Players A and B each have a well shuffled standard pack of cards, with no jokers. The players deal their cards one at a time, from the top of the deck, checking for an exact match. Player A wins if, once the packs are fully dealt, no matches are found. Player B wins if at least one match occurs. What is the probability that player A wins?
Since player A is dealing from a shuffled (randomized) pack, the probability that A wins is independent of the order in which B's cards are dealt. So, without loss of generality, we can assume B's cards are dealt in order: 1, 2, 3, ... , 52. Therefore the probability that player A wins is the fraction of permutations of (a1, a2, ... , a52) for which ai i, for all i from 1 to 52. Such permutations are known as derangements.
Let d(n) be the number of derangements of n elements. Then, by the Inclusion-Exclusion Principle,
|d(n) =||(total number of ways to deal n cards)|
|− sum over i (number of deals for which ai = i)|
|+ sum over distinct i, j (number of deals for which ai = i and aj = j)|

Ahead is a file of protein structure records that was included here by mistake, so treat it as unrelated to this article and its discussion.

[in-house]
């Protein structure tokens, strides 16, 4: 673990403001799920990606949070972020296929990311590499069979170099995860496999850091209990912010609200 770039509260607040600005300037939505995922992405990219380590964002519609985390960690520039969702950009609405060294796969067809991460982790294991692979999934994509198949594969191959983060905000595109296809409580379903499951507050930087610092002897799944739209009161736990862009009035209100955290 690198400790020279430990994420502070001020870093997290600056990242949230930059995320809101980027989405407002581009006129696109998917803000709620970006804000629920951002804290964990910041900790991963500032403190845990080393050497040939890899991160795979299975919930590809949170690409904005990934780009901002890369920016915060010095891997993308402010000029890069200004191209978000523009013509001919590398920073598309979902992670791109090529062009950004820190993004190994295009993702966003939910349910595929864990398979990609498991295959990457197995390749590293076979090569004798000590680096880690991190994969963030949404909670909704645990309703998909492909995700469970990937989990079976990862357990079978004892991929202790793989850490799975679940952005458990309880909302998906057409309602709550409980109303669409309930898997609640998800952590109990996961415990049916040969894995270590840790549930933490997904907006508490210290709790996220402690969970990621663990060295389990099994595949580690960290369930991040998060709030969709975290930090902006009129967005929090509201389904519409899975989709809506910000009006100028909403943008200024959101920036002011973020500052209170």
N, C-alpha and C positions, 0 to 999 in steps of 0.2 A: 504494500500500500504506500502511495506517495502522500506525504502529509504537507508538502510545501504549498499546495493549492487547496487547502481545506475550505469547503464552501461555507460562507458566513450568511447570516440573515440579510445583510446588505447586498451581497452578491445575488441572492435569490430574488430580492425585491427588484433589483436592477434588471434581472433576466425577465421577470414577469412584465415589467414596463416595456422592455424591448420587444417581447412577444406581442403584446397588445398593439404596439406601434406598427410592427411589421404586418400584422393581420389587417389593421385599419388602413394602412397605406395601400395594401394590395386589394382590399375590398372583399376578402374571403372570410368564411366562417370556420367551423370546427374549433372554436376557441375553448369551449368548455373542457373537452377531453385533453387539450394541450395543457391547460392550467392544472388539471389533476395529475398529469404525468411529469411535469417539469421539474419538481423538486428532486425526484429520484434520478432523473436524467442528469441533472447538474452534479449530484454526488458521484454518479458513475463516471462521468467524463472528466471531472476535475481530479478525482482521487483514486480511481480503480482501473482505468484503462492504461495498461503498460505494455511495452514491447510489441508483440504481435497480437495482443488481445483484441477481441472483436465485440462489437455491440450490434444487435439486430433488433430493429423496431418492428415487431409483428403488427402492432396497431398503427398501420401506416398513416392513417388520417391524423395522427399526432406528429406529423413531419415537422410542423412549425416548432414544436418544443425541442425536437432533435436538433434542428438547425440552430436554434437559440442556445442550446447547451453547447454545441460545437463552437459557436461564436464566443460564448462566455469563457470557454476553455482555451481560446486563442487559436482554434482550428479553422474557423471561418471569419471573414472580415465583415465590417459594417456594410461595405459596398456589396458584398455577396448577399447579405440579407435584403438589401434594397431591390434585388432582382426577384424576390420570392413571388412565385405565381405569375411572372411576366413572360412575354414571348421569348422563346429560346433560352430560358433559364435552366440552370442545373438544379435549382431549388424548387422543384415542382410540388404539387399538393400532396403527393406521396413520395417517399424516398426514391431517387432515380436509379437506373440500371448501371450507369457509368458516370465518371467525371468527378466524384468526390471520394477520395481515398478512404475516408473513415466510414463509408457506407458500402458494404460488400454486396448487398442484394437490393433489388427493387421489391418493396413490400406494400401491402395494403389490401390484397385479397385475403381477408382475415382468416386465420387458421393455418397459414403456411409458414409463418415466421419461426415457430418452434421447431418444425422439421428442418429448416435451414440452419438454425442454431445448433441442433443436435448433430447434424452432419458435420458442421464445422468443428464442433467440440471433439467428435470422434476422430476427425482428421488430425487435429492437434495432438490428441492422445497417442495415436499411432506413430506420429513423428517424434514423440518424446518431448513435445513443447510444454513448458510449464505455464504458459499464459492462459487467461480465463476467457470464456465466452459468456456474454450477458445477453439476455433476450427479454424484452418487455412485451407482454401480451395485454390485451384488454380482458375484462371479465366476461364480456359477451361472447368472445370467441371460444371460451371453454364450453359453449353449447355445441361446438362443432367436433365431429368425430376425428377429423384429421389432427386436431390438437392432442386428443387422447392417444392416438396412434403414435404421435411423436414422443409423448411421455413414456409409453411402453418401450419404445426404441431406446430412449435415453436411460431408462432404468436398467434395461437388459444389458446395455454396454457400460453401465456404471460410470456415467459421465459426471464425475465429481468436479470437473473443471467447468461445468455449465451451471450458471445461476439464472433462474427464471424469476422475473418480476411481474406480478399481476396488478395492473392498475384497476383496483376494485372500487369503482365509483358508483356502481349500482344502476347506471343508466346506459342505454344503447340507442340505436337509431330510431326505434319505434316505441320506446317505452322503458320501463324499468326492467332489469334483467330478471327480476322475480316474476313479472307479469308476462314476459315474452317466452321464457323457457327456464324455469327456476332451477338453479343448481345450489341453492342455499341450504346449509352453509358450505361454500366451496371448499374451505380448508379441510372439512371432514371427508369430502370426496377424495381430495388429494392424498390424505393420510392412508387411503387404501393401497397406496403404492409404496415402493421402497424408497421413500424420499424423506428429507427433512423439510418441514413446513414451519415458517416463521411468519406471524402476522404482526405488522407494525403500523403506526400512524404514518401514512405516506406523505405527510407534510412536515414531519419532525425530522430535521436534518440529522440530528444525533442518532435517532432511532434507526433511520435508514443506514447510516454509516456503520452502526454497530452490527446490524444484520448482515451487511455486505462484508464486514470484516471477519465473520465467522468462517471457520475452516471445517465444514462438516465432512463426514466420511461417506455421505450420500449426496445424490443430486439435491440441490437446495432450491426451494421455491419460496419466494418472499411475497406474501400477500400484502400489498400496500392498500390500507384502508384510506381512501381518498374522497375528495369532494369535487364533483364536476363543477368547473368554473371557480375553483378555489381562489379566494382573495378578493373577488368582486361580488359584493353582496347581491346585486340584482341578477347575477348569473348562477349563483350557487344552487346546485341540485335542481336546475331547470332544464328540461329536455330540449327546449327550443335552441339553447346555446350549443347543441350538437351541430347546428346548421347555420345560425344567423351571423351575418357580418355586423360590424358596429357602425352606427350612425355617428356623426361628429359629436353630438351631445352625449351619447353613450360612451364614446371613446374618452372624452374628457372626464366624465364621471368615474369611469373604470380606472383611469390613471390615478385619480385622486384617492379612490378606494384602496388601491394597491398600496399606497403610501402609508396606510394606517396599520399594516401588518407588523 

|− sum over distinct i, j, k (number of deals for which ai = i, aj = j and ak = k)|
|± number of ways in which ai = i, for all i from 1 to n|
|(with the final sign dependent on the parity of n)|
Here, we start with n! deals, subtract those with one matching card, then add back the number with two matching cards (we just counted these combinations twice), and so on.
|So d(n)||= n! − nC1 · (n−1)! + nC2 · (n−2)! + ... ± nCn · (n−n)!|
|= n! − n!/1! + n!/2! + ... ± (−1)n|
Therefore, the probability that A wins is d(52) / 52! = 1 − 1/1! + 1/2! − 1/3! + ... + 1/52!
Note that this expression is the first 53 terms of the Maclaurin series for e−1. The series converges very rapidly to 1/e; the above probability is within 1/53! 2.34×10−70 of 1/e. Therefore, somewhat surprisingly, for any reasonably large number of cards, say, 10 or more, the probability that A wins is almost independent of the number of cards in the decks.